- 5 reviews
- 3 completed
I found that the concepts were presented with little perspective and context, which made it difficult to absorb.
The course focuses on making plots. In my opinion there is too much emphasis on this. This is something that you could pick up online once (and if) you need to plot something in a specific way. In the contrary, the parts on clustering and SVD/PCA are treated very quickly and without a real explanation on the underlying concepts.
Weak. Poor English. Superficial yet lengthy (not straight to the point). No coherent structure (why spend 2 weeks on Machine Learning while there is another course from the program that focuses on Machine Learning). Very disappointing from that university - I did not persist for more than 2 weeks because I got the same frustrations from their Xseries of last year (Data Science and Analytics in Context). Have completed many online courses at a higher level in terms of maths and machine learning. A shame.
This course is very weak. A series of unrelated videos on broadband specifications in a monotonous format. I tried hard to complete it because I had validated the 2 previous courses of the series (which I found good and in line with the specialization's goal) but this one was a real disaster. I put some constructive comments on the forum but they got deleted.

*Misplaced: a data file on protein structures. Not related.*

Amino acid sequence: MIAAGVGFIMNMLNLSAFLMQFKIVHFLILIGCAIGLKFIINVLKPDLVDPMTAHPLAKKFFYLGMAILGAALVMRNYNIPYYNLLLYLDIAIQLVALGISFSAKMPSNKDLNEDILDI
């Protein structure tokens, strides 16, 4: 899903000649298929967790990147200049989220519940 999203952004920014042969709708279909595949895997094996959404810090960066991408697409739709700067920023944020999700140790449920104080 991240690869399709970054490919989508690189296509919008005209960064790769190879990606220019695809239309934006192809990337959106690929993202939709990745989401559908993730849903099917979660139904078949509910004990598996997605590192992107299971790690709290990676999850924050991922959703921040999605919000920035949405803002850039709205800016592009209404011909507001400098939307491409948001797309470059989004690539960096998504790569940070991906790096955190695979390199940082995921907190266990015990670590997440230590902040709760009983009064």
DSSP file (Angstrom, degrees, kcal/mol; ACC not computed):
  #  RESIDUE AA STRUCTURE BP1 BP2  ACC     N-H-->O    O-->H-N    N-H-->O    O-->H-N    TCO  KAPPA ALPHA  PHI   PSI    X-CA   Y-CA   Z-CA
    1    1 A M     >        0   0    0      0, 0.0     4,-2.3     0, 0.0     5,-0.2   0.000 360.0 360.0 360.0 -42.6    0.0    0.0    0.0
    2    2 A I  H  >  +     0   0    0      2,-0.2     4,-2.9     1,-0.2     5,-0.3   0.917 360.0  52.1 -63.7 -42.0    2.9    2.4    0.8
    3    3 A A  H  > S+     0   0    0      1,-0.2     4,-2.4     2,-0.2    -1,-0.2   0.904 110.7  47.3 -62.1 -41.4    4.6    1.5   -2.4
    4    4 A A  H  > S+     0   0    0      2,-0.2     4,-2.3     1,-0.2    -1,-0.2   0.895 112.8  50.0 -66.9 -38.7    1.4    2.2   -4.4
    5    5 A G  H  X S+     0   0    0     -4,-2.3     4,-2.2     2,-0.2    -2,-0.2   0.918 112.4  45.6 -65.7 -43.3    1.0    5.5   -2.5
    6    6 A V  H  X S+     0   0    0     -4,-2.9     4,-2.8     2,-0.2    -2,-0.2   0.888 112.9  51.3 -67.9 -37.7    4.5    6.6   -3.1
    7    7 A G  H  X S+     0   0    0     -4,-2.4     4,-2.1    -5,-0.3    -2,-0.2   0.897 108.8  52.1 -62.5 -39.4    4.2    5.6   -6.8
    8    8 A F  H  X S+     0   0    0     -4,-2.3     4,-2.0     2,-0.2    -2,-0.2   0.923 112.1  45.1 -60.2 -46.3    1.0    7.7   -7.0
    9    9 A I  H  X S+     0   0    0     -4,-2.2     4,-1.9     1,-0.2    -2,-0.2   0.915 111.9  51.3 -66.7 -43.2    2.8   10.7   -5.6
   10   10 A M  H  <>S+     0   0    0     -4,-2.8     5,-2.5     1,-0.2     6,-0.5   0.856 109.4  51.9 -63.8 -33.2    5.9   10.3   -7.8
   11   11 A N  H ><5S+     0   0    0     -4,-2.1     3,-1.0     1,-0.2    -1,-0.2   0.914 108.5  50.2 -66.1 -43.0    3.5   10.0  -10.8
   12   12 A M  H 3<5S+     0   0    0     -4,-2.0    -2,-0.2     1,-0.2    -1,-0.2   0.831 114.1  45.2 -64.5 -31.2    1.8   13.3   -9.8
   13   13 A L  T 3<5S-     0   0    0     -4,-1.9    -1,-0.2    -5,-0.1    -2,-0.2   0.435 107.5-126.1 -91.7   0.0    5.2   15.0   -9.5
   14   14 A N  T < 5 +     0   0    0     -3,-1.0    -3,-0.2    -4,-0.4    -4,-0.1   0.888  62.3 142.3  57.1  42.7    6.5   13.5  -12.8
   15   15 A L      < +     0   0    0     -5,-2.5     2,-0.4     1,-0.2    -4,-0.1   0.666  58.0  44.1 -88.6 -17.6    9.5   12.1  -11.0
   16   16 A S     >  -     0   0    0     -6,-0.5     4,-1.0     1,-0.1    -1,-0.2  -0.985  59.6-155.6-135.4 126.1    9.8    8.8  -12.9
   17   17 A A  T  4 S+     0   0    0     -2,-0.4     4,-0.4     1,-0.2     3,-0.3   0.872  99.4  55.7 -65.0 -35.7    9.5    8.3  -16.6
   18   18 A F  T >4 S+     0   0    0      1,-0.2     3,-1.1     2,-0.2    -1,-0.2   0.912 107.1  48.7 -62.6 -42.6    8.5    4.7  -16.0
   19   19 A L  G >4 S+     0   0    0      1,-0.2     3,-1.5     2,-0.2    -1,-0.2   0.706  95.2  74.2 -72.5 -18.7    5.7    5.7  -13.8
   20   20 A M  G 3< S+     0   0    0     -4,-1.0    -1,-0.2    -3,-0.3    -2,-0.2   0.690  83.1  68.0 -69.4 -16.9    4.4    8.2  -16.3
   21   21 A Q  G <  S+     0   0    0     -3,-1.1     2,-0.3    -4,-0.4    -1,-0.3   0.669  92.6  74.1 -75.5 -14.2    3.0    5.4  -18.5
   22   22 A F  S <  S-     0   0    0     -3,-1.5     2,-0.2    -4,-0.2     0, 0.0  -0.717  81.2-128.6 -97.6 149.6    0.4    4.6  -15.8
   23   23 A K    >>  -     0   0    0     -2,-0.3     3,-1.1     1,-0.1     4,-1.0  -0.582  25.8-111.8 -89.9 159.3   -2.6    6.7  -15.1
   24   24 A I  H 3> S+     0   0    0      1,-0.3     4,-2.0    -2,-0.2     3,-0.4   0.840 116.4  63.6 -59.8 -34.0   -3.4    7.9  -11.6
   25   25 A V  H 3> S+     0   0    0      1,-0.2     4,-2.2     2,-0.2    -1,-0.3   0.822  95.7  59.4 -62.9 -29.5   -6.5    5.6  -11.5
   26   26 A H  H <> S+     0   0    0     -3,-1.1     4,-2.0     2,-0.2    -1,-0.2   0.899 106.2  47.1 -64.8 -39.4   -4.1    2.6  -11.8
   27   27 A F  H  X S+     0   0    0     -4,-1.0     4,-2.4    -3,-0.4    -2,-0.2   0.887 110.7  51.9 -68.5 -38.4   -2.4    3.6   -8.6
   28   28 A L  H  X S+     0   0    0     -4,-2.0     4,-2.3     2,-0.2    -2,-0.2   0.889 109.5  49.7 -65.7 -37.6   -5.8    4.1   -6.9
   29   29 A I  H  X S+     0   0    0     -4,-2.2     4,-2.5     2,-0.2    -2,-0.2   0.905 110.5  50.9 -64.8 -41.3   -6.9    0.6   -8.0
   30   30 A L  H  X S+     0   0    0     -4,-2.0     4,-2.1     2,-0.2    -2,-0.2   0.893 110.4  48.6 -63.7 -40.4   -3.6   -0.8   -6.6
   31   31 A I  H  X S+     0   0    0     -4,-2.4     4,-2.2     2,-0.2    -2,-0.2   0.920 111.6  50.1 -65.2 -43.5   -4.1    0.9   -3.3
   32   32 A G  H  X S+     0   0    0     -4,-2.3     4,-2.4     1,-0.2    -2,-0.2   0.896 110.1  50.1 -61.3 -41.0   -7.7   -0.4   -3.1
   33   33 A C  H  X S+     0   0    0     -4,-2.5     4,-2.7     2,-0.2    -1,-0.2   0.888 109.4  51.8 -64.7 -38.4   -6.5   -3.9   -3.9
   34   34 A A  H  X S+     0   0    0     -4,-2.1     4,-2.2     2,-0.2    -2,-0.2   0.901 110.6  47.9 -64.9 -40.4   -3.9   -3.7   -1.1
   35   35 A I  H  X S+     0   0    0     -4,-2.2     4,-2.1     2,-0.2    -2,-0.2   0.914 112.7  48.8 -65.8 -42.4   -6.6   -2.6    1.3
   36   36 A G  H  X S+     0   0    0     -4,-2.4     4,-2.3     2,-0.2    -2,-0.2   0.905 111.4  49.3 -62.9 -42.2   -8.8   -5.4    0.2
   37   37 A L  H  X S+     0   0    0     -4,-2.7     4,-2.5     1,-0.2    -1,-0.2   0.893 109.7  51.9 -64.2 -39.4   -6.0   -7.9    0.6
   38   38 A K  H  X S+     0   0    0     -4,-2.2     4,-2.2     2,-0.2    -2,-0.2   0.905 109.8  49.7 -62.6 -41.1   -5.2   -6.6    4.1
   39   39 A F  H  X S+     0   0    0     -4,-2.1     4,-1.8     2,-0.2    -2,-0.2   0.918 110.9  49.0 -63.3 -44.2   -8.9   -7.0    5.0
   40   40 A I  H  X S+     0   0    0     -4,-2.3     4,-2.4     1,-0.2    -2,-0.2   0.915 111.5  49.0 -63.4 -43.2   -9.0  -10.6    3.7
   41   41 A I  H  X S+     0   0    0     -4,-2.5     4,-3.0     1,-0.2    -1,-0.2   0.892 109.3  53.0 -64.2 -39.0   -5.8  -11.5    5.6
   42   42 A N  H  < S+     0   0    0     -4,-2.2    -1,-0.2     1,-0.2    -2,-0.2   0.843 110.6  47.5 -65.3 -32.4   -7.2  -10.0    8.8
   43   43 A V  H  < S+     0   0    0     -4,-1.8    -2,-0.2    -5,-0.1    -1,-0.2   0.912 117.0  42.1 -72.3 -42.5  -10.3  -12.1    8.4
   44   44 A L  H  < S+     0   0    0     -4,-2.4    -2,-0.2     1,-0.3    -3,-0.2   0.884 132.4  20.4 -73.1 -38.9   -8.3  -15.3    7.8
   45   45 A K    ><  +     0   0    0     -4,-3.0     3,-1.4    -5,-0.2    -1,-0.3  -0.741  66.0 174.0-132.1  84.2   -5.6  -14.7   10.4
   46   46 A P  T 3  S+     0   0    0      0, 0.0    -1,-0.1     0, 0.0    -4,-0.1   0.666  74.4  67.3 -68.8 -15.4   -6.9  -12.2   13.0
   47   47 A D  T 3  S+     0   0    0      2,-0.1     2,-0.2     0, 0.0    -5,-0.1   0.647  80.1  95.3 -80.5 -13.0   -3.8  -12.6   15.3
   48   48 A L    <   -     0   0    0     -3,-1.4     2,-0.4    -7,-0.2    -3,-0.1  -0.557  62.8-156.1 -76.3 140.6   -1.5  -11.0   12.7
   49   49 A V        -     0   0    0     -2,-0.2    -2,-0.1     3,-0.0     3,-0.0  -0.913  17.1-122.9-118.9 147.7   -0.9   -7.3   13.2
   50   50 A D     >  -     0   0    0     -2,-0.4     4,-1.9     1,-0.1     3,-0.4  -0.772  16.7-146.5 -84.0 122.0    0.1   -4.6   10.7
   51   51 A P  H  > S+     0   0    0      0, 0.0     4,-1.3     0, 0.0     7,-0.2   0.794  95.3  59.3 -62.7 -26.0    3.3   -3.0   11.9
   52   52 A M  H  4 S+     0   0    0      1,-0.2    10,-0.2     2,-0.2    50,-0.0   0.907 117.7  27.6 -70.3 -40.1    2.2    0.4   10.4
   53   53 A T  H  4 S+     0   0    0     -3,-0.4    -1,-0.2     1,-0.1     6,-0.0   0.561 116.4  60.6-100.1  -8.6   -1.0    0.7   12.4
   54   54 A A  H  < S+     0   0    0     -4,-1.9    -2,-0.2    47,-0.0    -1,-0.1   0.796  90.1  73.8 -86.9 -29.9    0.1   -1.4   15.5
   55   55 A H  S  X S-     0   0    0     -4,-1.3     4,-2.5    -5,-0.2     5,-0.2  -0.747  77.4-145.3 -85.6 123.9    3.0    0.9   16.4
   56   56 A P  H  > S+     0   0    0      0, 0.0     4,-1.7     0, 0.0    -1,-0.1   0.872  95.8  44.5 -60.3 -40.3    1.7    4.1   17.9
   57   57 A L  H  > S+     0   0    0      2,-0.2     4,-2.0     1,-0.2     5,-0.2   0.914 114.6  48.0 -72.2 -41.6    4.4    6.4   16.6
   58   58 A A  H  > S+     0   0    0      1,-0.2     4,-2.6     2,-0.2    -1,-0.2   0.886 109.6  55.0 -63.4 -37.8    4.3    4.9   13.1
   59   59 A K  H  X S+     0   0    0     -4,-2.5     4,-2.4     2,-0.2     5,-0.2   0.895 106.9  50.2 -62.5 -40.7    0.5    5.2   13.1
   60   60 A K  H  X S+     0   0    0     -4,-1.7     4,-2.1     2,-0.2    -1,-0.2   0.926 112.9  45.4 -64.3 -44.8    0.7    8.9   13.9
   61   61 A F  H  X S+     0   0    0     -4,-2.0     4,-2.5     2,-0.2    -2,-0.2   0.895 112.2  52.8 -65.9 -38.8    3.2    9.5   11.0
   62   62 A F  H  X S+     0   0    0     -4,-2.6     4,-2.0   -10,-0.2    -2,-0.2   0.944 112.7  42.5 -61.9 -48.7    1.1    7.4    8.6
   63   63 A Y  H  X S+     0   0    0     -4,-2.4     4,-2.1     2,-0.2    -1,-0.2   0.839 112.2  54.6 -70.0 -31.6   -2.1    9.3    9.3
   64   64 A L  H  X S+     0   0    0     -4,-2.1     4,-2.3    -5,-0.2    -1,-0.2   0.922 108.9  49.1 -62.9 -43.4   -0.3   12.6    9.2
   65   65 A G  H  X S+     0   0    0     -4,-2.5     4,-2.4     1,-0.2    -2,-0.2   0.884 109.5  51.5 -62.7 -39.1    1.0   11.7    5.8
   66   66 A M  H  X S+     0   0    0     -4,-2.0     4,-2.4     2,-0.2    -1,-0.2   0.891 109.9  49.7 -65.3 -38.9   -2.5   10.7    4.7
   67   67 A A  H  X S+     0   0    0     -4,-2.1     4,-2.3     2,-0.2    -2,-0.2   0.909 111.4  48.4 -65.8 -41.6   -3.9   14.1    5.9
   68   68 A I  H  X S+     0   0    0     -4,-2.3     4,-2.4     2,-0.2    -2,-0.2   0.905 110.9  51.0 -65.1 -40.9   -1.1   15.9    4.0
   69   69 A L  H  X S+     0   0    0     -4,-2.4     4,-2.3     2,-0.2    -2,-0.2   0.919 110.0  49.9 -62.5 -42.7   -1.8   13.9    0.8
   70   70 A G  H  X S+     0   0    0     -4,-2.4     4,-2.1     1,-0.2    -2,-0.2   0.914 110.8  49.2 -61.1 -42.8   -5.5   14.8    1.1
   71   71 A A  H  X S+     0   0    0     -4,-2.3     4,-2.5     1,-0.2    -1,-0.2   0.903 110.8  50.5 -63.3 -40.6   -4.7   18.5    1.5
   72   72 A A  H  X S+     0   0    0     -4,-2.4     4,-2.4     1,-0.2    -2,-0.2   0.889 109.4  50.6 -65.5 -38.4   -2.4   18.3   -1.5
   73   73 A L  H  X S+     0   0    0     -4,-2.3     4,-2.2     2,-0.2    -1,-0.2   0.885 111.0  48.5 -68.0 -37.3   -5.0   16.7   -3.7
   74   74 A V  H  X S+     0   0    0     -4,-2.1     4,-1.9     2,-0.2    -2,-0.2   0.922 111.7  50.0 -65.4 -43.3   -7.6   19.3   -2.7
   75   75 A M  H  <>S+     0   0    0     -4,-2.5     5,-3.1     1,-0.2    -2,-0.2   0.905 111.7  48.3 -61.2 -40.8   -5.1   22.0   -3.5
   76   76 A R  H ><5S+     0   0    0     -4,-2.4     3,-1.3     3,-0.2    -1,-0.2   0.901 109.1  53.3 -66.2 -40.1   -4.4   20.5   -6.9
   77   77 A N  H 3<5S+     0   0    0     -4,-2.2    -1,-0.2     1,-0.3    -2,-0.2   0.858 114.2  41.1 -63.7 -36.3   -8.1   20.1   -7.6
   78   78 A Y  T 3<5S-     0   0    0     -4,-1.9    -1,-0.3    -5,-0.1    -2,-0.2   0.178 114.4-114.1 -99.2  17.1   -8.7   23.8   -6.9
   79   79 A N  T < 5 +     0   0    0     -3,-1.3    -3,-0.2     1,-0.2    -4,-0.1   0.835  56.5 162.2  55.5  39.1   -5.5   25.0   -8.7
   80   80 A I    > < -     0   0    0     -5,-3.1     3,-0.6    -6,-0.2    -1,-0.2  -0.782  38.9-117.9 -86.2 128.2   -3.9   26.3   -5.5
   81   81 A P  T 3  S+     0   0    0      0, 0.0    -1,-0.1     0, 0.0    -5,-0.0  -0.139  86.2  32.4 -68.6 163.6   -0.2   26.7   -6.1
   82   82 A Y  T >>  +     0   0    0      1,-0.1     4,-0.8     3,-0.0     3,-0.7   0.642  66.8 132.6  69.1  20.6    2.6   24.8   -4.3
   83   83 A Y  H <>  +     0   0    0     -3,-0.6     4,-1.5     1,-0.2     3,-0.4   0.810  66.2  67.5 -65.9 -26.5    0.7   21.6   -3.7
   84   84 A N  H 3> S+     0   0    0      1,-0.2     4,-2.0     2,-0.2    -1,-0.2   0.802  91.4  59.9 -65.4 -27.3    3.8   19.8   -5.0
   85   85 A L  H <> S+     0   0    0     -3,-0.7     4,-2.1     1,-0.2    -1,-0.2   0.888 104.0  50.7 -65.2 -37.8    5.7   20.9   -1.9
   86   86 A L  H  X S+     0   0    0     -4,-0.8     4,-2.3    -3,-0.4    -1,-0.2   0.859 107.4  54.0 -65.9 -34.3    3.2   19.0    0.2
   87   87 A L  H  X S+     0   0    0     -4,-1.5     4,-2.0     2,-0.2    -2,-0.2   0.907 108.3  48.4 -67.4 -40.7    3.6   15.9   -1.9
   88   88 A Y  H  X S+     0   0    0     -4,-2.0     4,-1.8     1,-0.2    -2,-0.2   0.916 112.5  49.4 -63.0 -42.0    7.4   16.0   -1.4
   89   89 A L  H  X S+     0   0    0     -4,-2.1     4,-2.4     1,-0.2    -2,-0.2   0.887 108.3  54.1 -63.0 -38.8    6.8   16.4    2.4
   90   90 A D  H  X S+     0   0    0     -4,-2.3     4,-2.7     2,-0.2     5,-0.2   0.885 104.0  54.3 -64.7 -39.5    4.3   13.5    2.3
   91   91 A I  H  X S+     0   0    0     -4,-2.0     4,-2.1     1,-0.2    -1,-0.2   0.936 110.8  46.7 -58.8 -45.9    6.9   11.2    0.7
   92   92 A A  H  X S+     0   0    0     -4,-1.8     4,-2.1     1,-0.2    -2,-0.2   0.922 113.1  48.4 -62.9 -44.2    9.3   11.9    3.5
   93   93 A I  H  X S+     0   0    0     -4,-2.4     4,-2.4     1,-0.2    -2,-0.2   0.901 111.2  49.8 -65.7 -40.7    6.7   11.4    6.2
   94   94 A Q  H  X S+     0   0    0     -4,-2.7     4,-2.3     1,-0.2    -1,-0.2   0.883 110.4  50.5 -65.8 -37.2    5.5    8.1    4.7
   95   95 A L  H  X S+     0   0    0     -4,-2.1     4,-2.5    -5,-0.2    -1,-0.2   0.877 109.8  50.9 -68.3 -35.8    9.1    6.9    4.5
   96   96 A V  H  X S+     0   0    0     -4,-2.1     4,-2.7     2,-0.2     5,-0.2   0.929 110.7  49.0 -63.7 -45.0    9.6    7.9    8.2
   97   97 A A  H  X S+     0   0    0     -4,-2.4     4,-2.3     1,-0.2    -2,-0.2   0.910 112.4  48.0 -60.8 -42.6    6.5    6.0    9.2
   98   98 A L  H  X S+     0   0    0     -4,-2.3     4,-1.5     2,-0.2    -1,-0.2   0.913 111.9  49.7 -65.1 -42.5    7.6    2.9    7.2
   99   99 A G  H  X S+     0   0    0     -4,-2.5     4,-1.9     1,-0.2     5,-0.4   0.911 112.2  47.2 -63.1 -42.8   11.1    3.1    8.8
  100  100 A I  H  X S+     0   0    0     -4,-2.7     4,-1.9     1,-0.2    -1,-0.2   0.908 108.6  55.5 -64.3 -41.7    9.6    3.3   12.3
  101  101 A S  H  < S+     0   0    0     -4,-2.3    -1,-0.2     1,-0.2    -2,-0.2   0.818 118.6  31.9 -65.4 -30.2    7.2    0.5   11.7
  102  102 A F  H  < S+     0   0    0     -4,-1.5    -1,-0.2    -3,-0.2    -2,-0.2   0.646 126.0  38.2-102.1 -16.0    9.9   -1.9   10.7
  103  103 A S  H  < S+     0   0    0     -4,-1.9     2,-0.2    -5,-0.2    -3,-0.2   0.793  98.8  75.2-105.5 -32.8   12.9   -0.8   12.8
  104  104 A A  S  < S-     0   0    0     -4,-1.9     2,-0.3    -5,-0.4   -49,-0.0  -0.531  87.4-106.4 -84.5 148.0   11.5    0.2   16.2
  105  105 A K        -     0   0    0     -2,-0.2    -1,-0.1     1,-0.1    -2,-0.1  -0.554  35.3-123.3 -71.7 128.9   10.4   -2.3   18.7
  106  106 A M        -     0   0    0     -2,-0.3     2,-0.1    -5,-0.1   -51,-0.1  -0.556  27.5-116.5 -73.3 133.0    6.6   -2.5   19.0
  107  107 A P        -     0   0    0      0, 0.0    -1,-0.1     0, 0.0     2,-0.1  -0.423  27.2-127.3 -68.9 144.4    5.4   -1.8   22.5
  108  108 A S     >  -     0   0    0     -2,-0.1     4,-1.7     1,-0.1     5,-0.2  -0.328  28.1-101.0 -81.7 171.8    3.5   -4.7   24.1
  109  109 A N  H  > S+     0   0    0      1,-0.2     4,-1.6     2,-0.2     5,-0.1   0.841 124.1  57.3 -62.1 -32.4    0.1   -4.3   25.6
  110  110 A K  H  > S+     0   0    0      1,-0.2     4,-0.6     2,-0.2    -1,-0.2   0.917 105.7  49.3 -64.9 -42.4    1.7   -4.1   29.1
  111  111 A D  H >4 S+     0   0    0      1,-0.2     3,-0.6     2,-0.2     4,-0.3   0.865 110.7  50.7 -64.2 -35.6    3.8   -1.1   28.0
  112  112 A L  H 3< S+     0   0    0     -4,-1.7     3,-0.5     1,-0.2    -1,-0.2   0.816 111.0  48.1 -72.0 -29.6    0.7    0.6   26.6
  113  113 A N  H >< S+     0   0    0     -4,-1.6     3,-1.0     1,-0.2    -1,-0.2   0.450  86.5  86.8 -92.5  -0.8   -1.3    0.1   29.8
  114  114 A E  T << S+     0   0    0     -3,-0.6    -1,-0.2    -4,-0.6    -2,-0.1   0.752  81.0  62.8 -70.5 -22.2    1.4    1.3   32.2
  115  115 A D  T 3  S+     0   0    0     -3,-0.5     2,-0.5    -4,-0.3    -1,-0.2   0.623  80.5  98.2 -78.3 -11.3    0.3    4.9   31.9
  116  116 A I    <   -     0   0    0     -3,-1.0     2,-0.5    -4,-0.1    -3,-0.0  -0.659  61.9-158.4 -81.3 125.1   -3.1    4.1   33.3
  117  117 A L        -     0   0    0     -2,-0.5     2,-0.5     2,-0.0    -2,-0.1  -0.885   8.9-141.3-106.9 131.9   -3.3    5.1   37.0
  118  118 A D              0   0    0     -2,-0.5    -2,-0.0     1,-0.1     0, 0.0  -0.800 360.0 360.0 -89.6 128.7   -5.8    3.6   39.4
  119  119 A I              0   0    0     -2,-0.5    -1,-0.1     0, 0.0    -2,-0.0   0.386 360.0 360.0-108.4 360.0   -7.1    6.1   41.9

yes the subject was very interesting and I did like the course. BUT, I do have a few remarks on my personal experience while taking this course. - I found the lecturespretty shallow. Except one week that focused on Spark, most lectures were not that useful or instructive imho. - The labs took me too long to complete, not because they were actually difficult, but more because they included lenghty texts to read, various blocks of code to review in order to remember what variable was what. And all this using the bulky iPython notebook format. What's more, for the most important questions, one often had to look for tips on the forums or search through the pyspark API manual because the concepts had not been properly taught during the lecture. Then finally once you have passed the test it is hard to tell if your solution elegant/efficient because of the lack of content regarding Spark programming in the lectures, and the absence of solutions once the deadline has passed. That was probably the most irritating to me. - Might be a detail but the deadline at 00:00 UTC was not clear (beginning or end of the day ?). Also I don't understand the point of a grace period if it is automatically provided to everybody. Better set one clear deadline than 2 unclear ones. - Finally, I found that the few mistakes in the material that appeared here and there were precisely on the more technical/difficult subjects (matrix factorization for collaborative filtering, joins etc...). And the usually responsive staff on the forums was suddenly silent on those. I still give a good rating because I do appreciate the effort put in by the teaching team (especially regarding the long labs), but I do think it could have been a much better experience, providing better learning in less time. As a comparison, I found that Machine Learning from Stanford was above this one, whether it was in terms of theoretical content (for example to understand how recommender systems work), or in terms of code optimization (how to leverage parallelism/efficient libraries) as well as on the presentation side (lecturer talking to his audience, not reading slides). Looking forward to part 2 now, Scalable Machine Learning.